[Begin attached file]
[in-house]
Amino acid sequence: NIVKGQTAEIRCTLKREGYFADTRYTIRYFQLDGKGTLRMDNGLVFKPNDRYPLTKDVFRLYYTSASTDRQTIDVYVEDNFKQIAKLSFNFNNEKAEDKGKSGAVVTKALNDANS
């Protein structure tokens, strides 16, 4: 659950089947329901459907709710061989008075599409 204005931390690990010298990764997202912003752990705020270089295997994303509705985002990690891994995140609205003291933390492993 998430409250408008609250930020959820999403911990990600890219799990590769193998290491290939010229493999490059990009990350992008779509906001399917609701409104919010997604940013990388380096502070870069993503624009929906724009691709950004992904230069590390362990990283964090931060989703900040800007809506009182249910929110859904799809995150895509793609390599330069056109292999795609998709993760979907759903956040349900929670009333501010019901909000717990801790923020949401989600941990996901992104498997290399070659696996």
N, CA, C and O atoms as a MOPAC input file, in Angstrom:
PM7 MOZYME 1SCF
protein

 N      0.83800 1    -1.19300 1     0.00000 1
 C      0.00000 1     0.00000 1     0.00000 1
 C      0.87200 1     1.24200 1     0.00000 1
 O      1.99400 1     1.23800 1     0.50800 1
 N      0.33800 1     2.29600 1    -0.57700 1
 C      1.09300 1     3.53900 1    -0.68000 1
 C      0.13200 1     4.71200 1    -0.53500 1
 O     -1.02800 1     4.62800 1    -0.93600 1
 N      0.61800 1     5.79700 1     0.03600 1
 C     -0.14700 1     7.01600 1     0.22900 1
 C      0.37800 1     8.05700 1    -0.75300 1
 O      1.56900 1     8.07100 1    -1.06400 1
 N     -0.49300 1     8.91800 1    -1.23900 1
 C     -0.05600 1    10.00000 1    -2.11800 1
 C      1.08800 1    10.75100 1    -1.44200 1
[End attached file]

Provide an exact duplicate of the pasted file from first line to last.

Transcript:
[in-house]
Amino acid sequence: NIVKGQTAEIRCTLKREGYFADTRYTIRYFQLDGKGTLRMDNGLVFKPNDRYPLTKDVFRLYYTSASTDRQTIDVYVEDNFKQIAKLSFNFNNEKAEDKGKSGAVVTKALNDANS
């Protein structure tokens, strides 16, 4: 659950089947329901459907709710061989008075599409 204005931390690990010298990764997202912003752990705020270089295997994303509705985002990690891994995140609205003291933390492993 998430409250408008609250930020959820999403911990990600890219799990590769193998290491290939010229493999490059990009990350992008779509906001399917609701409104919010997604940013990388380096502070870069993503624009929906724009691709950004992904230069590390362990990283964090931060989703900040800007809506009182249910929110859904799809995150895509793609390599330069056109292999795609998709993760979907759903956040349900929670009333501010019901909000717990801790923020949401989600941990996901992104498997290399070659696996």
N, CA, C and O atoms as a MOPAC input file, in Angstrom:
PM7 MOZYME 1SCF
protein

 N      0.83800 1    -1.19300 1     0.00000 1
 C      0.00000 1     0.00000 1     0.00000 1
 C      0.87200 1     1.24200 1     0.00000 1
 O      1.99400 1     1.23800 1     0.50800 1
 N      0.33800 1     2.29600 1    -0.57700 1
 C      1.09300 1     3.53900 1    -0.68000 1
 C      0.13200 1     4.71200 1    -0.53500 1
 O     -1.02800 1     4.62800 1    -0.93600 1
 N      0.61800 1     5.79700 1     0.03600 1
 C     -0.14700 1     7.01600 1     0.22900 1
 C      0.37800 1     8.05700 1    -0.75300 1
 O      1.56900 1     8.07100 1    -1.06400 1
 N     -0.49300 1     8.91800 1    -1.23900 1
 C     -0.05600 1    10.00000 1    -2.11800 1
 C      1.08800 1    10.75100 1    -1.44200 1